It is noteworthy that the maximum length of a “catastrophe suspension” is 14 days, which generally is sufficient for the types of catastrophes one normally sees, such as a hurricane, tornado, or fire. But the COVID-19 catastrophe has already exceeded 14 days, and the current limitations on activity will be in place at least until April 30, 2020, and perhaps longer.

In March 2020, the OAG, having received dozens of inquiries about the TPIA’s catastrophe-suspension procedure related to COVID-19, issued guidance stating that a catastrophe suspension is appropriate only when the governmental body is open for business but determines that a catastrophe has interfered with its ability to comply with TPIA, and is not necessary at all if the governmental body is not open for business. The guidance also noted that a “business day” for purposes of calculating TPIA deadlines does not include:

  • skeleton crew days;
  • a day on which a governmental body’s administrative offices are closed;
  • a day on which the governmental body closes its physical offices because of a public health response, or, is unable to access its records on a calendar day, even if the staff is working remotely or the staff is onsite but involved directly in the public health response.

This interpretation of the term “business days,” which is not defined in the TPIA, is consistent with the OAG’s long standing practice. Normally, however, the effect on a TPIA deadline is minimal and limited to days which are not legal holidays but on which governmental offices customarily close (for example, the Friday after Thanksgiving), or days on which unforeseen circumstances, such as weather, require an office to close for a short period.

Now, however, with some governmental bodies “closing” indefinitely (albeit working remotely) the beginning of a TPIA response period may effectively extend indefinitely. Then, upon “re-opening,” a governmental body could invoke the catastrophe declaration and potentially extend the response period for an additional 14 days, a far cry from the “prompt” production of public information the TPIA mandates.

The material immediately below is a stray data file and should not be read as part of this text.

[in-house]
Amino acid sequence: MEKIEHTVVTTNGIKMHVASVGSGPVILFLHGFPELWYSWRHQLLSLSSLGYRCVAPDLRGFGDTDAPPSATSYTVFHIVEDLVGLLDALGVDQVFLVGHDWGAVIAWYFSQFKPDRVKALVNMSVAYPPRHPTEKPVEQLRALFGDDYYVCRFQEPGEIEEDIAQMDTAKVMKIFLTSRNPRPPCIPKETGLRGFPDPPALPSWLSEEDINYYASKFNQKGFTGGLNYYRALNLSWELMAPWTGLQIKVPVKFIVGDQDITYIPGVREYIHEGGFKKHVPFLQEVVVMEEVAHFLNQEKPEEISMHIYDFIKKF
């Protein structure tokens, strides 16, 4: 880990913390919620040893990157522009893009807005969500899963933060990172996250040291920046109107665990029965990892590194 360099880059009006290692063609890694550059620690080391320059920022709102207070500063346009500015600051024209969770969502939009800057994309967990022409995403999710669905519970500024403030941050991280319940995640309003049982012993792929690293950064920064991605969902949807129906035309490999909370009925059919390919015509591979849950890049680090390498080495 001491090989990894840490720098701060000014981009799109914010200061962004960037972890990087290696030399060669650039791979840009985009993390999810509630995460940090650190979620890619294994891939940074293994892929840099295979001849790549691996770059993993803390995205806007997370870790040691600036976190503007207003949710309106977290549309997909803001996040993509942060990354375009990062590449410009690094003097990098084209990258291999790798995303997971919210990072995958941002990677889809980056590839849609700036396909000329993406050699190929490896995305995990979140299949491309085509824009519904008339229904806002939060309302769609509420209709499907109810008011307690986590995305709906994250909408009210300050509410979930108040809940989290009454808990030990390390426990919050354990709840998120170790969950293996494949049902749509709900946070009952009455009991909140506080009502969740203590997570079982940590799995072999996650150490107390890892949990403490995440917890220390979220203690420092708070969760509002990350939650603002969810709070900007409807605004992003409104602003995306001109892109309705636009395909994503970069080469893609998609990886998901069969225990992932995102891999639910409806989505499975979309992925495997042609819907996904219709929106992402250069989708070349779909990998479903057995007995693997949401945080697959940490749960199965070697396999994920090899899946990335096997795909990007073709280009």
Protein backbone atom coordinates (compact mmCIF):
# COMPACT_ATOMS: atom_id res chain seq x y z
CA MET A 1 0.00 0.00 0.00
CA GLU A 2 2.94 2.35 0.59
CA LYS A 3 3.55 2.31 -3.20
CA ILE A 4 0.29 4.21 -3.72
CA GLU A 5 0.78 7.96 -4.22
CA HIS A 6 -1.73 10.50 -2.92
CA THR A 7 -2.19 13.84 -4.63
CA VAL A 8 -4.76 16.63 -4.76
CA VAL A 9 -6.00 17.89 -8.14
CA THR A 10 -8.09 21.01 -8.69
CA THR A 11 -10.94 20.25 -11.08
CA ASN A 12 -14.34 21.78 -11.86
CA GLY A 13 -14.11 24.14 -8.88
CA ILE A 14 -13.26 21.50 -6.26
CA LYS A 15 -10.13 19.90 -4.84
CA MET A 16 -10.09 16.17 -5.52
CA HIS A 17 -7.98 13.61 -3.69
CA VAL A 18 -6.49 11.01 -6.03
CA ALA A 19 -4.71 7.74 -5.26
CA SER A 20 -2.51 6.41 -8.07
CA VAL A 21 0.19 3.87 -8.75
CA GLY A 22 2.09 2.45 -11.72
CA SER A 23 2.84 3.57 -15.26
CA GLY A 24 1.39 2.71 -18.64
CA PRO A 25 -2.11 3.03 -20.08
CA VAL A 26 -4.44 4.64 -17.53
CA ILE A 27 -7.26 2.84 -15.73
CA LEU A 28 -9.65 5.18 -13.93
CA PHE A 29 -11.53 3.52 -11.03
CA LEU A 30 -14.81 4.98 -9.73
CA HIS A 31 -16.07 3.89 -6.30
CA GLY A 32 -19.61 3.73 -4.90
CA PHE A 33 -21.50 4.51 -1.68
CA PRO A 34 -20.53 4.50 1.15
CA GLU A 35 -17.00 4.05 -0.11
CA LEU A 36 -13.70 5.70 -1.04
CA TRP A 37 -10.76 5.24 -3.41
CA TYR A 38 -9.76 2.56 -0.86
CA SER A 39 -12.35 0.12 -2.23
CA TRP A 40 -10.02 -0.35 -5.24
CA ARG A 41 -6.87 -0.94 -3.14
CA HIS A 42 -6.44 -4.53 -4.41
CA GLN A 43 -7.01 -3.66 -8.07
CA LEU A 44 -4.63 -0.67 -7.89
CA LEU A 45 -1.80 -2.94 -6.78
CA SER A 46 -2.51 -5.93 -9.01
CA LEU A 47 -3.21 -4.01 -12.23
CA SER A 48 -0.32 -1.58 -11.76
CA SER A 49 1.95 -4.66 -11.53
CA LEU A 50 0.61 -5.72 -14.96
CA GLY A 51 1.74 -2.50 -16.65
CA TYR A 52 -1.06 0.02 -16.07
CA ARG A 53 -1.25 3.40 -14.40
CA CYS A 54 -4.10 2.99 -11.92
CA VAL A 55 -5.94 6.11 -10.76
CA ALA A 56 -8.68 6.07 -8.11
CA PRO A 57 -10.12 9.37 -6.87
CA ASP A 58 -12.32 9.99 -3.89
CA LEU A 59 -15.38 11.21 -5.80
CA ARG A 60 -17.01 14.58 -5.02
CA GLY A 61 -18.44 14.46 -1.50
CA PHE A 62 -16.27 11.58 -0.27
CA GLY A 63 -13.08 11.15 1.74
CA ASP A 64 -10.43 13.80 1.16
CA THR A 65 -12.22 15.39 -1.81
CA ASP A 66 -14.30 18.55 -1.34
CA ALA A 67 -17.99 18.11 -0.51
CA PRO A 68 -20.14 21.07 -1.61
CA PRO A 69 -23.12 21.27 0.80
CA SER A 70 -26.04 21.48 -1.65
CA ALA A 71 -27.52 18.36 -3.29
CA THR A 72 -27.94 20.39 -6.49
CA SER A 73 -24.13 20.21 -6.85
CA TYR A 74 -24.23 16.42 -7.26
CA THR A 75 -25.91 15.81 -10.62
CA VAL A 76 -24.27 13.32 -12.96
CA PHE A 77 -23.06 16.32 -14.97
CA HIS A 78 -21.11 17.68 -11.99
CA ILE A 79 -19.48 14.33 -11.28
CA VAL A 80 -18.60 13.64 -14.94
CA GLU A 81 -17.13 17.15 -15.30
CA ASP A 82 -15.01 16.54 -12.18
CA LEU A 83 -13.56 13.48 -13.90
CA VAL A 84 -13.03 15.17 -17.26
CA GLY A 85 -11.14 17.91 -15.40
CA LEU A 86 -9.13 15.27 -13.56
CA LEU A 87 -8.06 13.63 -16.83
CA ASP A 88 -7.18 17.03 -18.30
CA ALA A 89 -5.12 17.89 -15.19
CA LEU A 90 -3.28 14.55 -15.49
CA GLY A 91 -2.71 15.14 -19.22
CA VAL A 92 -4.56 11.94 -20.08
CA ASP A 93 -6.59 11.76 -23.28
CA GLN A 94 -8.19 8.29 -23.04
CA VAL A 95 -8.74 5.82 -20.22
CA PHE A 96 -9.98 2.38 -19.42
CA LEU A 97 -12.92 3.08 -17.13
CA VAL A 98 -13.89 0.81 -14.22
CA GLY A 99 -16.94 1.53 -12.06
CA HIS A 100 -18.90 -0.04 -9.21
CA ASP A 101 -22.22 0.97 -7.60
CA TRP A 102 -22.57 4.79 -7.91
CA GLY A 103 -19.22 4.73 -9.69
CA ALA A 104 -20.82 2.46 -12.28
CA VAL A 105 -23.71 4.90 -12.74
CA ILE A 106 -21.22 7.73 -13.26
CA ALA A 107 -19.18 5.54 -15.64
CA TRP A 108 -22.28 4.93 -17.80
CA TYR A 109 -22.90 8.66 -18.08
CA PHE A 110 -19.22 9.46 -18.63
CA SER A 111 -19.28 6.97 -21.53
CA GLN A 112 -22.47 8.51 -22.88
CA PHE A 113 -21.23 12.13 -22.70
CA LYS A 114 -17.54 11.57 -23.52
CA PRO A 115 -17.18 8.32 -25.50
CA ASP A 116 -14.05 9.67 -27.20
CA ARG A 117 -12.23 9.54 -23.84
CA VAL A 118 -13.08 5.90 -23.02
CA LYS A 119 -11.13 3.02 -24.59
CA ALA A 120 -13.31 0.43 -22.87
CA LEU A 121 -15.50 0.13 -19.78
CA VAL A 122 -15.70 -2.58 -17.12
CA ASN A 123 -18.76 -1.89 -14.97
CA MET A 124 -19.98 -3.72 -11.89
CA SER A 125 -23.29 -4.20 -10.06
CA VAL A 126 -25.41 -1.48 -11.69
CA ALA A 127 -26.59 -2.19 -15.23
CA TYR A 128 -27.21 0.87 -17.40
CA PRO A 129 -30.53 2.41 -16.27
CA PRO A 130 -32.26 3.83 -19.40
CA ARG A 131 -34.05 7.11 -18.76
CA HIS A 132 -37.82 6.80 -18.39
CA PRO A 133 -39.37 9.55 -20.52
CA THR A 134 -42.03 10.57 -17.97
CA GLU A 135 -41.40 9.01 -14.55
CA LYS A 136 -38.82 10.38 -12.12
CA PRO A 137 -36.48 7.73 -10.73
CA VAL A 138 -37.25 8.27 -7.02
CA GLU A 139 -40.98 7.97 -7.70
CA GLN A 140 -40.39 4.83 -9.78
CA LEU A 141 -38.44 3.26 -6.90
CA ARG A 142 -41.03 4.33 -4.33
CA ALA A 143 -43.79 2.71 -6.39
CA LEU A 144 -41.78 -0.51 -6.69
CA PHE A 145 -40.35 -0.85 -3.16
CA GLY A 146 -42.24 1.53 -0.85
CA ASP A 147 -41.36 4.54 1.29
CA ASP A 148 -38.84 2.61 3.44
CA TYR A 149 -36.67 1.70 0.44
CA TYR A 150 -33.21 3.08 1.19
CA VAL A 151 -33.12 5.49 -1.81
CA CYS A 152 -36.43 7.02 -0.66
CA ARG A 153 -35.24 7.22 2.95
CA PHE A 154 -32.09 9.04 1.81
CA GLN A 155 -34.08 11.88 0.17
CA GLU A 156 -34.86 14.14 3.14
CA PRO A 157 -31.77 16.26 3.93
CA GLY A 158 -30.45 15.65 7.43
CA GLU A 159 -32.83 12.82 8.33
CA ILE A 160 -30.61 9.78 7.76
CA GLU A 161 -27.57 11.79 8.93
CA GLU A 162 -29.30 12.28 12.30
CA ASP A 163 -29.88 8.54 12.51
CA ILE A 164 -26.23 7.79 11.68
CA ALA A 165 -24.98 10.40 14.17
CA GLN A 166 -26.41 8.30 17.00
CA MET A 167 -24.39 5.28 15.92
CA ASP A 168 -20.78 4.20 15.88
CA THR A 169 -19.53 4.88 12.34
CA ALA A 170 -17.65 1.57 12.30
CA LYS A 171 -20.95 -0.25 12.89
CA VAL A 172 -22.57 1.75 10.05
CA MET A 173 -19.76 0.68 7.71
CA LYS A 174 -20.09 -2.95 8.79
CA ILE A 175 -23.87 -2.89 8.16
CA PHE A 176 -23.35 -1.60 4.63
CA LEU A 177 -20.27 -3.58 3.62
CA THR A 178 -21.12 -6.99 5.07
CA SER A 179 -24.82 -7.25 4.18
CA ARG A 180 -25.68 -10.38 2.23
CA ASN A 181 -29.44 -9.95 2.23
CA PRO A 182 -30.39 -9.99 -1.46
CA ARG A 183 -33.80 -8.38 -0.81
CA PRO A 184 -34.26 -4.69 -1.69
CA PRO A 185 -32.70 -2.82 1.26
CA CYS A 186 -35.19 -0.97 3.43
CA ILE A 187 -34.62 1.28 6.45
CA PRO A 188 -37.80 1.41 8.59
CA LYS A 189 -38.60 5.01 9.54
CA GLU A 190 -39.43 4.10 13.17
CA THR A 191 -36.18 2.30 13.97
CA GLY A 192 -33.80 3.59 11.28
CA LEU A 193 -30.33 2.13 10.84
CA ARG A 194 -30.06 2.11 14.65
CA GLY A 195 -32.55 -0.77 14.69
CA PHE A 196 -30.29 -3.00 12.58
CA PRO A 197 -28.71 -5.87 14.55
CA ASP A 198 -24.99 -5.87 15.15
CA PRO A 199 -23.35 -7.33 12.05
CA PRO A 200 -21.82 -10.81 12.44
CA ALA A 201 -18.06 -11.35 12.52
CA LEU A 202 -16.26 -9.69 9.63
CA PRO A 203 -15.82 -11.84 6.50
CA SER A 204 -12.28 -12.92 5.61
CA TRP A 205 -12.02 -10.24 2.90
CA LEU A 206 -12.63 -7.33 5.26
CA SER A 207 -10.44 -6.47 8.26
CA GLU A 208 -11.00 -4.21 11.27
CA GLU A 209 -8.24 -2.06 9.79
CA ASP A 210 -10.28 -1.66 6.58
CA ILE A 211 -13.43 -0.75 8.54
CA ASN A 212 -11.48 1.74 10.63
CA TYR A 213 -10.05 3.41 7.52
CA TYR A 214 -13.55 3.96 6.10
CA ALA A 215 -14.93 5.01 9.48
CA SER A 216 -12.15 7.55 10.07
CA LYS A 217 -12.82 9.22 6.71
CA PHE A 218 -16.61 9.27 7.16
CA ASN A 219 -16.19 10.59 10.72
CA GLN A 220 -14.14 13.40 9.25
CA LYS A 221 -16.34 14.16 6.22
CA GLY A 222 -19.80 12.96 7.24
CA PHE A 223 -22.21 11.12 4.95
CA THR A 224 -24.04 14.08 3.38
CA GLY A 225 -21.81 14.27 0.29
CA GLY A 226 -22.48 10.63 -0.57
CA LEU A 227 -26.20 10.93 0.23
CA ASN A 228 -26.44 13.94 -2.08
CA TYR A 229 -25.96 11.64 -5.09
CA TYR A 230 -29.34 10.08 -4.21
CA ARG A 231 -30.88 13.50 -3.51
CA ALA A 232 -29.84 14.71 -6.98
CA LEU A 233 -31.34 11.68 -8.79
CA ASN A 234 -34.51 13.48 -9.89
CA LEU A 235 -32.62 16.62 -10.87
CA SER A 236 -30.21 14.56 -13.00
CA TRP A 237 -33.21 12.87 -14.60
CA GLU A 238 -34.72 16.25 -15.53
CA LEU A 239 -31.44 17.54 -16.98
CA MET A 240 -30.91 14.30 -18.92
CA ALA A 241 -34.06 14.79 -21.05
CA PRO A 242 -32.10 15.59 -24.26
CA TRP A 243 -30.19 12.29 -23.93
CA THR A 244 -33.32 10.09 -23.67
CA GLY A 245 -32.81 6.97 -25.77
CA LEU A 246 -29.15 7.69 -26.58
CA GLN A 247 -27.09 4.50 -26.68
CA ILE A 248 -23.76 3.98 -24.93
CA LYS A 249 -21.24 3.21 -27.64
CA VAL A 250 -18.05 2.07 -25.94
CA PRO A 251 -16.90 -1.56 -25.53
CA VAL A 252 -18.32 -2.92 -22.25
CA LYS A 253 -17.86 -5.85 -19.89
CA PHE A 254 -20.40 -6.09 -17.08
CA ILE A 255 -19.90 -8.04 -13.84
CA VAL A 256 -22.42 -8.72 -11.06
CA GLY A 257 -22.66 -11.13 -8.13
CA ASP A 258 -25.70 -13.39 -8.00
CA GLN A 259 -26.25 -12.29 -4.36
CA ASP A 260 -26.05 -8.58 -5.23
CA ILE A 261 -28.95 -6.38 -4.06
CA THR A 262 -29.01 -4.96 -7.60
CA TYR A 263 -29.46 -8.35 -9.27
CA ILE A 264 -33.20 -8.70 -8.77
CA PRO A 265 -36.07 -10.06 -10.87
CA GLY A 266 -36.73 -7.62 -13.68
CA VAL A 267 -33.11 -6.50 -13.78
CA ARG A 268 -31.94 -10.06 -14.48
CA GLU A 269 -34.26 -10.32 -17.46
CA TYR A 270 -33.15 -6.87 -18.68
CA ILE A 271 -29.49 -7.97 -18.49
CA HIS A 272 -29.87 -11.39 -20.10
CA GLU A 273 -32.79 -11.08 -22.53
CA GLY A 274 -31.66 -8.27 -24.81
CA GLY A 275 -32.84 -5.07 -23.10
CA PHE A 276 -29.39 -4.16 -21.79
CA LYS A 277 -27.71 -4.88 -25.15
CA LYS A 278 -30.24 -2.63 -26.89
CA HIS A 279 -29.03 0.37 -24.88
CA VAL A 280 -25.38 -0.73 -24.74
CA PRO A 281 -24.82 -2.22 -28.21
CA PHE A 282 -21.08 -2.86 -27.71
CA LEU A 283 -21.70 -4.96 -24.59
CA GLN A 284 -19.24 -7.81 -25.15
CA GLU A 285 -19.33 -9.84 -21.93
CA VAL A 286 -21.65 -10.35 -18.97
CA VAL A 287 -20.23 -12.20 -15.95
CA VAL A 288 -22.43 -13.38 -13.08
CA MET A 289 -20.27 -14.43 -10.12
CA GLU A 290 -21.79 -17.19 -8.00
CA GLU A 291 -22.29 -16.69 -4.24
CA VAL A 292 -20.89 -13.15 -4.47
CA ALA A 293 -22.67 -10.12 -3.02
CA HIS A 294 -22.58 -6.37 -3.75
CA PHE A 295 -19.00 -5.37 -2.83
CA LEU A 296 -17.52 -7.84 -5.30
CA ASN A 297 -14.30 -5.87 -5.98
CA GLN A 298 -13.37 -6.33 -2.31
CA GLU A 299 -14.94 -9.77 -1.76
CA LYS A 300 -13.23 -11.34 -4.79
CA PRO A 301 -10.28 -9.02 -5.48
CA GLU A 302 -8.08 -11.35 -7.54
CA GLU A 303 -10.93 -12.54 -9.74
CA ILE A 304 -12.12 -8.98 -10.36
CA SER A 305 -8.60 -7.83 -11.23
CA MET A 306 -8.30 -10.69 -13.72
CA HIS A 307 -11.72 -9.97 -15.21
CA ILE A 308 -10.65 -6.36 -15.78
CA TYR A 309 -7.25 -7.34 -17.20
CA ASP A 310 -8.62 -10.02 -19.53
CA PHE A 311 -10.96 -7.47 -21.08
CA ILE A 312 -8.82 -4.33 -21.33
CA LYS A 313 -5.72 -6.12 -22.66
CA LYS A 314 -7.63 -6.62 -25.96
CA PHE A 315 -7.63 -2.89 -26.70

Virtual Meetings and Teleconferences under the Texas Open Meetings Act

On March 13, 2020, Texas Governor Greg Abbott declared a state of disaster for all counties in Texas due to COVID-19. As in other states, a disaster declaration allows the Governor to suspend any state statute that prescribes procedures for conducting state business that would “in any way prevent, hinder, or delay necessary action in coping with a disaster.”

The Texas Open Meetings Act (“Open Meetings Act”) requires most meetings of governmental bodies to be open to the public and be preceded by public notice of the time, place, and subject matter of the meeting. Meetings by videoconference are allowed, but for most governmental bodies a quorum must be physically present at one location, the notice must specify that location as the “place” of the meeting, and the videoconference must be both visible and audible at that location. On March 16, 2020, responding to a request from the OAG, Governor Abbott temporarily suspended: